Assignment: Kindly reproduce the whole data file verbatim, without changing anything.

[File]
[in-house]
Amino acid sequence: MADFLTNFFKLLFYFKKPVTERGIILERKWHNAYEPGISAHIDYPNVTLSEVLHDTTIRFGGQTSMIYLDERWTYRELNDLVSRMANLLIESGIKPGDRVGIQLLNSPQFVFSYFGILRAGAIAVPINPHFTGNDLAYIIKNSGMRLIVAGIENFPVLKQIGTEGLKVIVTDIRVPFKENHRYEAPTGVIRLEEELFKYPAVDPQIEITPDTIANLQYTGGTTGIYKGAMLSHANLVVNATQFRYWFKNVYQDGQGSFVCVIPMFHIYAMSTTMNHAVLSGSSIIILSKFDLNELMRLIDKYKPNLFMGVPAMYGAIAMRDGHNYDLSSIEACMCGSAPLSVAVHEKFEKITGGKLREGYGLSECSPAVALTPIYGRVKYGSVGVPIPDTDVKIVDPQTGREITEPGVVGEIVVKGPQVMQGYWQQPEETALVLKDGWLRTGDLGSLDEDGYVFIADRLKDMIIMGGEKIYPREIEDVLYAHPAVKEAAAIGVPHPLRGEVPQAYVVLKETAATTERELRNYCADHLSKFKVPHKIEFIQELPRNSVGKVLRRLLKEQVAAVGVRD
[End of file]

[in-house]
Amino acid sequence: MADFLTNFFKLLFYFKKPVTERGIILERKWHNAYEPGISAHIDYPNVTLSEVLHDTTIRFGGQTSMIYLDERWTYRELNDLVSRMANLLIESGIKPGDRVGIQLLNSPQFVFSYFGILRAGAIAVPINPHFTGNDLAYIIKNSGMRLIVAGIENFPVLKQIGTEGLKVIVTDIRVPFKENHRYEAPTGVIRLEEELFKYPAVDPQIEITPDTIANLQYTGGTTGIYKGAMLSHANLVVNATQFRYWFKNVYQDGQGSFVCVIPMFHIYAMSTTMNHAVLSGSSIIILSKFDLNELMRLIDKYKPNLFMGVPAMYGAIAMRDGHNYDLSSIEACMCGSAPLSVAVHEKFEKITGGKLREGYGLSECSPAVALTPIYGRVKYGSVGVPIPDTDVKIVDPQTGREITEPGVVGEIVVKGPQVMQGYWQQPEETALVLKDGWLRTGDLGSLDEDGYVFIADRLKDMIIMGGEKIYPREIEDVLYAHPAVKEAAAIGVPHPLRGEVPQAYVVLKETAATTERELRNYCADHLSKFKVPHKIEFIQELPRNSVGKVLRRLLKEQVAAVGVRD